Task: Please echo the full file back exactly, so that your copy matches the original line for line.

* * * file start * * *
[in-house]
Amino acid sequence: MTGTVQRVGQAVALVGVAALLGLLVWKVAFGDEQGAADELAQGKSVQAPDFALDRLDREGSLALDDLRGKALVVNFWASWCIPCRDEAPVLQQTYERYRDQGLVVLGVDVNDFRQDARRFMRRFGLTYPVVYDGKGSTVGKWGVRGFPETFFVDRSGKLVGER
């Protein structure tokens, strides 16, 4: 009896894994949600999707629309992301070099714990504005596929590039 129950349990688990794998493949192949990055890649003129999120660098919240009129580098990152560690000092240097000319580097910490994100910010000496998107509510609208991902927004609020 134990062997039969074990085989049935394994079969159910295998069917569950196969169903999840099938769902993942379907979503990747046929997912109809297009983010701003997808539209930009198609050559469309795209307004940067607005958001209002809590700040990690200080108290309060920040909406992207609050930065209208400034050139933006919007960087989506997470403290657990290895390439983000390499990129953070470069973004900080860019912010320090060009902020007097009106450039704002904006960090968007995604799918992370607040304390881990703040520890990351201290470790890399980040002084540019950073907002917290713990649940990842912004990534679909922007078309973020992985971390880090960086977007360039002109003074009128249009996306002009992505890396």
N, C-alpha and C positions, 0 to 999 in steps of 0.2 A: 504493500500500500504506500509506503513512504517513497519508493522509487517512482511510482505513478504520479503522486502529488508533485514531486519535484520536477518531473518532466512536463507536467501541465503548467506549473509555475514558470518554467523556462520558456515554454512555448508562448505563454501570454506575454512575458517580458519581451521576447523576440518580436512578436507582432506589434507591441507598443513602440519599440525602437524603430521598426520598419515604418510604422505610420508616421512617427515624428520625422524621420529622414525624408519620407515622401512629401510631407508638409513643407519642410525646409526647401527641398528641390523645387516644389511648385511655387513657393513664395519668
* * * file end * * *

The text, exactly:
[in-house]
Amino acid sequence: MTGTVQRVGQAVALVGVAALLGLLVWKVAFGDEQGAADELAQGKSVQAPDFALDRLDREGSLALDDLRGKALVVNFWASWCIPCRDEAPVLQQTYERYRDQGLVVLGVDVNDFRQDARRFMRRFGLTYPVVYDGKGSTVGKWGVRGFPETFFVDRSGKLVGER
């Protein structure tokens, strides 16, 4: 009896894994949600999707629309992301070099714990504005596929590039 129950349990688990794998493949192949990055890649003129999120660098919240009129580098990152560690000092240097000319580097910490994100910010000496998107509510609208991902927004609020 134990062997039969074990085989049935394994079969159910295998069917569950196969169903999840099938769902993942379907979503990747046929997912109809297009983010701003997808539209930009198609050559469309795209307004940067607005958001209002809590700040990690200080108290309060920040909406992207609050930065209208400034050139933006919007960087989506997470403290657990290895390439983000390499990129953070470069973004900080860019912010320090060009902020007097009106450039704002904006960090968007995604799918992370607040304390881990703040520890990351201290470790890399980040002084540019950073907002917290713990649940990842912004990534679909922007078309973020992985971390880090960086977007360039002109003074009128249009996306002009992505890396």
N, C-alpha and C positions, 0 to 999 in steps of 0.2 A: 504493500500500500504506500509506503513512504517513497519508493522509487517512482511510482505513478504520479503522486502529488508533485514531486519535484520536477518531473518532466512536463507536467501541465503548467506549473509555475514558470518554467523556462520558456515554454512555448508562448505563454501570454506575454512575458517580458519581451521576447523576440518580436512578436507582432506589434507591441507598443513602440519599440525602437524603430521598426520598419515604418510604422505610420508616421512617427515624428520625422524621420529622414525624408519620407515622401512629401510631407508638409513643407519642410525646409526647401527641398528641390523645387516644389511648385511655387513657393513664395519668